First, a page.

1511 – Giorgio Vasari, Italian writer, historian, painter, and architect who wrote Lives of the Most Excellent Painters, Sculptors, and Architects, considered the ideological foundation of art-history writing; he was also the first to use the term “Renaissance” in print.
1818 – Emily Jane Brontë, English novelist and poet who is best known for her only novel, Wuthering Heights, which is now considered a classic of English literature and a defining work of the Gothic romance genre. She also published a book of poetry with her also-famous literary sisters Charlotte and Anne, titled Poems by Currer, Ellis, and Acton Bell (their pseudonyms); her own poems are regarded as works of poetic genius.
1827 – Susan Shelby Magoffin, American writer whose diary, written as she traveled along the Santa Fe Trail in the late 1840s, has been used extensively by historians as a source for information about the lives of the pioneers.
1859 – Julia Frankau, bestselling English novelist and nonfiction author who often wrote under the name Frank Danby; her first novel was controversial because of its satirical portrayal of London Jews and Jewish life and its discussion of euthanasia; she also wrote three nonfiction books about engraving.
1865 – Alicia Margaret Tyssen Amherst, English horticulturist and botanist who was the author of the first scholarly account of English gardening history.
1889 – Rosa Borja de Ycaza, Ecuadorian writer, composer, poet, sociologist, essayist, dramatist, and activist for women’s rights and the rights of workers.
1889 – Dorothy Violet Wellesley, Duchess of Wellington (also known as Lady Gerald Wellesley), English author, poet, and literary editor.
1893 – Fatima Jinnah (widely known as Māder-e Millat, or Mother of the Nation), Indian-born Pakistani politician, dental surgeon, stateswoman, biographer, and women’s rights advocate who was one of the founders of Pakistan; she was the younger sister of Muhammad Ali Jinnah, the first Governor General of Pakistan, and wrote a biography of him. Some sources list her birthday as July 31.
1904 – Salvador Novo, influential Mexican poet, playwright, translator, and essayist.
1912 – Anne Ridler, English poet, writer, librettist, and editor.
1913 – Nankichi Niimi, Japanese teacher, writer, and children’s author who was sometimes known as the Hans Christian Andersen of Japan.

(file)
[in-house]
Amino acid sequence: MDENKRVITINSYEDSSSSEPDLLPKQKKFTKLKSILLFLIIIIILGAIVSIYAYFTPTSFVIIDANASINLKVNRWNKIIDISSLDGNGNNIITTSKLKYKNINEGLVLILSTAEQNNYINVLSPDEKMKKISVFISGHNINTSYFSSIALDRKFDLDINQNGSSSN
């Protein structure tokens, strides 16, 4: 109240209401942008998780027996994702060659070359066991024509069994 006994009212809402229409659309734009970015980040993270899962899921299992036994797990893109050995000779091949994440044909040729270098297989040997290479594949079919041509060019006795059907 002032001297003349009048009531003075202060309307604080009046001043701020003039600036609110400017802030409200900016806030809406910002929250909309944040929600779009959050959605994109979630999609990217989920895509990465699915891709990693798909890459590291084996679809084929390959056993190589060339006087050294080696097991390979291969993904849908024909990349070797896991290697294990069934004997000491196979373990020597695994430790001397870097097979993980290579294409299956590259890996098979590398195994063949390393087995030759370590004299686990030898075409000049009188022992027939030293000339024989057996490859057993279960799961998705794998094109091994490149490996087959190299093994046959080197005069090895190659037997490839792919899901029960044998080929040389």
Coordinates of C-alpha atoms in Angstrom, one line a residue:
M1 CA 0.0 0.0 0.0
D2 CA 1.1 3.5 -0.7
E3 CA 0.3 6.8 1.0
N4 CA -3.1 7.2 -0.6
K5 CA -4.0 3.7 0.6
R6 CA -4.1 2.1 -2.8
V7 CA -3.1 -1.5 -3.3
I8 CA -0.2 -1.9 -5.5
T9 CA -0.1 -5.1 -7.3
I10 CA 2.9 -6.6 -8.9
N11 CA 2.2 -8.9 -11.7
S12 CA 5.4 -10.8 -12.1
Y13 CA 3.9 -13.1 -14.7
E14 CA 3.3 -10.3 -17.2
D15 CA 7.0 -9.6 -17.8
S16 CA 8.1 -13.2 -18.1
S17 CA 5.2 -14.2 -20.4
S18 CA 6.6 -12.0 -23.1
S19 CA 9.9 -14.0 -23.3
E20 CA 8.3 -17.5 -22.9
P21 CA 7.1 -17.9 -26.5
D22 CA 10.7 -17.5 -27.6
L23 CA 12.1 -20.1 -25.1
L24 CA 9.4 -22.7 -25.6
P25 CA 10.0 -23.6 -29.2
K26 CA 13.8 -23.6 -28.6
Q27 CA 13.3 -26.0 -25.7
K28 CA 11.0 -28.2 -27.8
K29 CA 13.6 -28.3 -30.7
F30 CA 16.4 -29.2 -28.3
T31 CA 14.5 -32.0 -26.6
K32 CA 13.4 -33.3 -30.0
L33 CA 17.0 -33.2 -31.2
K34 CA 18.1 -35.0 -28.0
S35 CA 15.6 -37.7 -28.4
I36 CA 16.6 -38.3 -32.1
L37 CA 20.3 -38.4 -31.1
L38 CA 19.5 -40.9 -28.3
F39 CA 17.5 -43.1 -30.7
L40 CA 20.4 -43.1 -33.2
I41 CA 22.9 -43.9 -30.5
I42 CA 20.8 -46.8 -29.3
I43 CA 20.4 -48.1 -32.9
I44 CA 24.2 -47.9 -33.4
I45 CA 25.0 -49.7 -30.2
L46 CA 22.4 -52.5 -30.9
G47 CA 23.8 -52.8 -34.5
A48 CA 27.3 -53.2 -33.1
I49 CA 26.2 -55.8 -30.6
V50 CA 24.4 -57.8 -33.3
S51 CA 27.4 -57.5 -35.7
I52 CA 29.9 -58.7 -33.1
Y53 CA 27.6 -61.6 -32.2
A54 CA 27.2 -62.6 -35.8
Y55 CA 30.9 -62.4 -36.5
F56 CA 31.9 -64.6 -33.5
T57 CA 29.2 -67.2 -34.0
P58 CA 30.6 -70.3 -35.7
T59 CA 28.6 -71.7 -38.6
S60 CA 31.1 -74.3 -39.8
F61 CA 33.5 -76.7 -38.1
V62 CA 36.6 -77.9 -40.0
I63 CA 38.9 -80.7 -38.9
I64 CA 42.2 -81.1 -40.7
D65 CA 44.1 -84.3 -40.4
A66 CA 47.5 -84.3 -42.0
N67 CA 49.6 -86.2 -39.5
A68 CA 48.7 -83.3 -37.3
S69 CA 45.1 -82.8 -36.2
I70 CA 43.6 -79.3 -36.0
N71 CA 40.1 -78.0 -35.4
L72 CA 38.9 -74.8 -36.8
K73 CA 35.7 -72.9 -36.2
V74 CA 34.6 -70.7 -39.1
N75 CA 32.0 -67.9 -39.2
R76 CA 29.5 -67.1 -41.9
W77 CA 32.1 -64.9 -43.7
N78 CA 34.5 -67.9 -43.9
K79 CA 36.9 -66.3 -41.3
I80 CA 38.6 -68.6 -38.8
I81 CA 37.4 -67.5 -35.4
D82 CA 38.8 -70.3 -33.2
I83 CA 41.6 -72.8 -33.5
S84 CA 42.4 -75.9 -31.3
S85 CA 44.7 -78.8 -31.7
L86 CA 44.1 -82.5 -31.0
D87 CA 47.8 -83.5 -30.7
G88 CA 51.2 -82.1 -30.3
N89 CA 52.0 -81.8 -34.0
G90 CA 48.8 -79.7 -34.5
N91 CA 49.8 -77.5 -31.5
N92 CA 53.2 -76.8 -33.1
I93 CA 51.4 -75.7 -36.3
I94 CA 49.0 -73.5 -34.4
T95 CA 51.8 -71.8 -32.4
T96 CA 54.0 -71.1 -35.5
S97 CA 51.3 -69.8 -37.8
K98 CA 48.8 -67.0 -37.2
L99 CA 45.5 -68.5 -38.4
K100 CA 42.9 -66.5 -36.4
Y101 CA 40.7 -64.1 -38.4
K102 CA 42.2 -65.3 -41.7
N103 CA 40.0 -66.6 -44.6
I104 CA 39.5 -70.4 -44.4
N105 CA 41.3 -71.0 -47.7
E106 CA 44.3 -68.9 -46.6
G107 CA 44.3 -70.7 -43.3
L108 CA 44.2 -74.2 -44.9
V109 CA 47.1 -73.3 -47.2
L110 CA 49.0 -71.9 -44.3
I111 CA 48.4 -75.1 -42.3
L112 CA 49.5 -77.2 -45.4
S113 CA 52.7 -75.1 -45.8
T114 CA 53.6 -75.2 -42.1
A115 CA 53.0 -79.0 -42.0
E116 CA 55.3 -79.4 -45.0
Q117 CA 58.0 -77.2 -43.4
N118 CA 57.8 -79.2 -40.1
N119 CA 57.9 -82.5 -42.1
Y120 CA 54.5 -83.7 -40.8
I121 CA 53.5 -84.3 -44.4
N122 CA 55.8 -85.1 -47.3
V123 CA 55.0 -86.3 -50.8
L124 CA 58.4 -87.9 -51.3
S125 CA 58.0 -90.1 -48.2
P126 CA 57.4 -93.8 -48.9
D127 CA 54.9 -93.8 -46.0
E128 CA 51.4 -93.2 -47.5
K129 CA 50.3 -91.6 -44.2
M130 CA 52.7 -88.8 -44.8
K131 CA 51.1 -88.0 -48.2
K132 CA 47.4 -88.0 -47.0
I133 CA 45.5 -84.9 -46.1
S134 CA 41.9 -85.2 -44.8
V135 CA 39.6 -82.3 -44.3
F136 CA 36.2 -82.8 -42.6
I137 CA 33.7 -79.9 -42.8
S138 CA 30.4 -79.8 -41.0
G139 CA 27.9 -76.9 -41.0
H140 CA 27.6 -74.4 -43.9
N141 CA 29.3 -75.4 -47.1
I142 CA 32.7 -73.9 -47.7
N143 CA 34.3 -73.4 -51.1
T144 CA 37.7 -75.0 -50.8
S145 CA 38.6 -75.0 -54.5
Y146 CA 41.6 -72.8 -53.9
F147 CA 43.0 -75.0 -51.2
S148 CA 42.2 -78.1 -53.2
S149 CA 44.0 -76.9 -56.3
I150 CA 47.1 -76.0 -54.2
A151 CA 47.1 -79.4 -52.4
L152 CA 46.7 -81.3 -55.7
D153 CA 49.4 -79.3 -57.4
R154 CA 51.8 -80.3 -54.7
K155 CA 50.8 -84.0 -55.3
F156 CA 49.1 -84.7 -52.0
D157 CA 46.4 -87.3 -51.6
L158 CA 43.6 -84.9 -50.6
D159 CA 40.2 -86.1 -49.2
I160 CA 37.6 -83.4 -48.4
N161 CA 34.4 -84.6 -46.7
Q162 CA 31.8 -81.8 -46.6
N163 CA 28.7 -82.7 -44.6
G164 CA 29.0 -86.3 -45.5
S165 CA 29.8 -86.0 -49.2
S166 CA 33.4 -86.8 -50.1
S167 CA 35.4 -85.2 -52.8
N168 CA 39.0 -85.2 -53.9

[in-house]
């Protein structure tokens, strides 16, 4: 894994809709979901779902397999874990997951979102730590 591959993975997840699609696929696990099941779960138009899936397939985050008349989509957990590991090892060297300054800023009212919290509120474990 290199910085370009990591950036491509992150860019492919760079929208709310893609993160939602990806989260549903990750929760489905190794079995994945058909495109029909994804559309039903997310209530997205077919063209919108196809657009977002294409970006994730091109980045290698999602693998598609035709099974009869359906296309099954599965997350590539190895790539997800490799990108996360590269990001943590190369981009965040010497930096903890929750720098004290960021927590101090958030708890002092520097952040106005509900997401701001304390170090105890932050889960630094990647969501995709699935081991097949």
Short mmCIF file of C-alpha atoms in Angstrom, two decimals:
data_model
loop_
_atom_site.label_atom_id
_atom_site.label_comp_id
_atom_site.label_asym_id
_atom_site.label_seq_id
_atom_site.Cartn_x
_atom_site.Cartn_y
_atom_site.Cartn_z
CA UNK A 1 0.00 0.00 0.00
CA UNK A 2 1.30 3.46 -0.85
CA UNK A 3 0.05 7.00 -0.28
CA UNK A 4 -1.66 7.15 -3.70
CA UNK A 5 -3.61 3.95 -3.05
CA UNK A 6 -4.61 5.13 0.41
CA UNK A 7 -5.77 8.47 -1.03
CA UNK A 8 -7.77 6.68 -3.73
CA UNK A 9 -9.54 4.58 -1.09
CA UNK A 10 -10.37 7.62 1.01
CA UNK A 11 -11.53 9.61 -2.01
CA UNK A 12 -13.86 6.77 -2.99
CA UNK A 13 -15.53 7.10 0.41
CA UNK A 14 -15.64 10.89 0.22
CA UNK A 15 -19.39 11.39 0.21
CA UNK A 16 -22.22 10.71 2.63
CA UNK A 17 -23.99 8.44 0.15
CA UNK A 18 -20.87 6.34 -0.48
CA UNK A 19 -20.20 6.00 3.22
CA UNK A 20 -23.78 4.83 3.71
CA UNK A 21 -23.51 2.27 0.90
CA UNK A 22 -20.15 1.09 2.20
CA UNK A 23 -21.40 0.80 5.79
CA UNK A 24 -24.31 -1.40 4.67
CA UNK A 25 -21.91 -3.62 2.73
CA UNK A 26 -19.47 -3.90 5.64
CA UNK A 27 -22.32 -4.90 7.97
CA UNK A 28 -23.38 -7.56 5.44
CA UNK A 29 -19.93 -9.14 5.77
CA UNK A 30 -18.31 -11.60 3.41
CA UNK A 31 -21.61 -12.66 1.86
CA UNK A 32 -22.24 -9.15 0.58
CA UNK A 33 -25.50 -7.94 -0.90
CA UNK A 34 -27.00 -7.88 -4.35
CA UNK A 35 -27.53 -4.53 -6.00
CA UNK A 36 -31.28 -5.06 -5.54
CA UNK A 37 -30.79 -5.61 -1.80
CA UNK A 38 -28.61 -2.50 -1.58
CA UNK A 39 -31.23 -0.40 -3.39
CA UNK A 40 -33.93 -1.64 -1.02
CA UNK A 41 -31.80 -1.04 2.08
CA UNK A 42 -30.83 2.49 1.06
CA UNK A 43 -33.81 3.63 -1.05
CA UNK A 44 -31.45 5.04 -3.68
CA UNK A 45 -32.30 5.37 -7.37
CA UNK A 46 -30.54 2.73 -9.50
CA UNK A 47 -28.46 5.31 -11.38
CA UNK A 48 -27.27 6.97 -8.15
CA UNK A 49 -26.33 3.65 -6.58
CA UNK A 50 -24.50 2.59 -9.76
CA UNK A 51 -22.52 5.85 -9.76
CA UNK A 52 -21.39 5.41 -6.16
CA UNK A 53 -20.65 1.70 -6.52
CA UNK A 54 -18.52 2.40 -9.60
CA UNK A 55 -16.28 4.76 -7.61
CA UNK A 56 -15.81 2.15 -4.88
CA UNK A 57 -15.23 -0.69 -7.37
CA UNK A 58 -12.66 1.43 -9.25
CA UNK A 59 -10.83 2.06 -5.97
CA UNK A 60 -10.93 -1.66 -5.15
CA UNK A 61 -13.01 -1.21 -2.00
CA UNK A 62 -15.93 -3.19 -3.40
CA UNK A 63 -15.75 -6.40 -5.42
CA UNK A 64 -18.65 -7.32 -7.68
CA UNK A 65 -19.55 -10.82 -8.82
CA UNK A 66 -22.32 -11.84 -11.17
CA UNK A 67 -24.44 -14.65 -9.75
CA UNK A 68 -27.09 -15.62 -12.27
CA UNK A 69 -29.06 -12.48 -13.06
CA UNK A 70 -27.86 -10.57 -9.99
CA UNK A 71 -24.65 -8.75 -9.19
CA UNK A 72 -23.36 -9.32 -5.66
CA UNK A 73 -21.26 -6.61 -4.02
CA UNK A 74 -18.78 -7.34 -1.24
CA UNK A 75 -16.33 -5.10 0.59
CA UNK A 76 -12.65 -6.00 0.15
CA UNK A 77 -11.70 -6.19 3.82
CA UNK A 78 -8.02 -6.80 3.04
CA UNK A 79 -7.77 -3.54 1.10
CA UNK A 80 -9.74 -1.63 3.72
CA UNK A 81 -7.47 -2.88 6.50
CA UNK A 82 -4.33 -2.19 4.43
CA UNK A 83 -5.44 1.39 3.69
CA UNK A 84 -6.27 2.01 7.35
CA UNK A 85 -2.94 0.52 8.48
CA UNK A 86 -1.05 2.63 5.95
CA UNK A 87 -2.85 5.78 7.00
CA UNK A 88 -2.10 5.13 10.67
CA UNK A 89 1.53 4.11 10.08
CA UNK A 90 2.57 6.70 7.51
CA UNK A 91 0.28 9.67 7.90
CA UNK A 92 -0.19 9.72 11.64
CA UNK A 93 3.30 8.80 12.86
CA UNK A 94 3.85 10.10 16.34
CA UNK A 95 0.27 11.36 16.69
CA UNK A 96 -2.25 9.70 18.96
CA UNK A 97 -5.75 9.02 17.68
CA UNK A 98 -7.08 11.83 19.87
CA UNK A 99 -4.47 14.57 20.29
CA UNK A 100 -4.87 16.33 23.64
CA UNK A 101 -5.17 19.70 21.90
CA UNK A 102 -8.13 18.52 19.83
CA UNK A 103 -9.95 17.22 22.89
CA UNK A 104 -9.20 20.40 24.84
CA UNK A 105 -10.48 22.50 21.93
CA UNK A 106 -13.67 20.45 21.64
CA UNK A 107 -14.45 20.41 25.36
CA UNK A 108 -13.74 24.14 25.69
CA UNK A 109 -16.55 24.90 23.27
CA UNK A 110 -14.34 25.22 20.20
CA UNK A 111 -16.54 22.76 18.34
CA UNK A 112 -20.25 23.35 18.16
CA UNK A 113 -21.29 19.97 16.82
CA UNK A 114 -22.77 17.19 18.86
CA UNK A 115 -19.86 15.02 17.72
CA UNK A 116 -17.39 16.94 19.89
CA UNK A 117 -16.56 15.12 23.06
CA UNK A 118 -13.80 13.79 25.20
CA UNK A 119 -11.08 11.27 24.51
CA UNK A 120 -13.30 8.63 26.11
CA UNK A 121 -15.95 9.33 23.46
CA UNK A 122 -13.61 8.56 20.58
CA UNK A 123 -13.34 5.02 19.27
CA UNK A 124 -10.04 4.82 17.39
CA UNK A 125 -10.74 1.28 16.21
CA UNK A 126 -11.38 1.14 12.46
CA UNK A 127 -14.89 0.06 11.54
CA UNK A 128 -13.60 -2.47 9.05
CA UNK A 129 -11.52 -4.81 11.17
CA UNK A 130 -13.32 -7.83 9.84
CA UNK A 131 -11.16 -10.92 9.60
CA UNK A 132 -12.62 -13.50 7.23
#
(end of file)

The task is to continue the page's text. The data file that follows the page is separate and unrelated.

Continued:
1914 – Béatrix Beck, French writer of Belgian origin who was a screenwriter, poet, and lawyer; she was the daughter of poet Christian Beck.
1914 – Michizo Tachihara, Japanese poet, writer, and architect; in his writing, he struggled to find a way for an urban poet to root himself in traditional customs and still be “modern.”
1918 – Auður Sveinsdóttir Laxness, Icelandic writer and craftswoman, credited with influencing the design and popularity of the Icelandic Lopapeysa sweater during the mid-20th century; as a writer, she sometimes collaborated with her husband, Nobel Literature laureate Halldór Laxness.
1918 – Ursula Mariana Șchiopu, Romanian writer, poet, psychologist, and academic who contributed to the development of the psychology of peace, war, and terrorism.
1924 – William H. Gass, American Book Award-winning American novelist, short-story writer, essayist, critic, and professor; one critic called his debut novel “the most important work of fiction by an American in this literary generation.”
1924 – José Antonio Villarreal, Mexican-American novelist whose books concern Chicano life in the American Southwest; he has been called the “pivotal transitional link between ‘Mexican American’ and ‘Chicano’ literature”, both because of his strengths as a novelist and because of his rediscovery of Latino literature in the 1970s.
1925 – Muhammad Dahlan Abdul Baing (also known as Duta Muda dan Patria and by his pseudonym Arena Wati), Malaysian writer who was the Malaysian National Laureate; his writings were in the Malay language.
1931 – Dominique Lapierre, French novelist, memoirist, biographer, history writer, investigative journalist, and world traveler, best known in the U.S. for his collaborations with Larry Collins.
1940 – Magdalena Ribbing, Swedish writer, journalist, author, editor, lecturer, and etiquette expert.
1945 – Patrick Modiano, Nobel Prize-winning French novelist, praised “for the art of memory with which he has evoked the most ungraspable human destinies and uncovered the life-world of the occupation.”
1946 – Barbara Kopple, two-time Academy Award-winning American documentary filmmaker and television director.
1953 – Raffaele Palma, award-winning Italian satirical writer, artist, and humorist.
1958 – Pattukkottai Prabakar, Indian Tamil writer of crime novels and thrillers who is also a screenwriter for television and movies.
1958 – Claudia Schreiber, German journalist, author, screenwriter, and television presenter.
1959 – T. Selva, Malaysian author, columnist, broadcaster whose work centers on ancient Indian sciences.
1960 – Marcus Pfister, Swiss children’s author and illustrator best known for his bestselling Rainbow Fish books.
1962 – Lavinia Greenlaw, award-winning English poet and novelist.
1967 – Ann Brashares, American author of novels for teens and adults, best known for The Sisterhood of the Traveling Pants and its sequels; she has also written biographies and has been an editor for the “Sweet Valley High” series of young-adult books.
1969 – Svetlana Viktorivna Ischenko, Ukrainian poet, translator, stage actress, teacher, and artist.
1971 – Andrey Anatolevich Simonov, Russian aviation historian who has written several books and encyclopedias about World War II and the development of aviation in the USSR.
1974 – Jacek Dukai, award-winning Polish science-fiction and fantasy novelist and short-story writer.
1975 – Cherie Priest, American author and blogger who writes in the genres of Southern gothic, horror, and steampunk.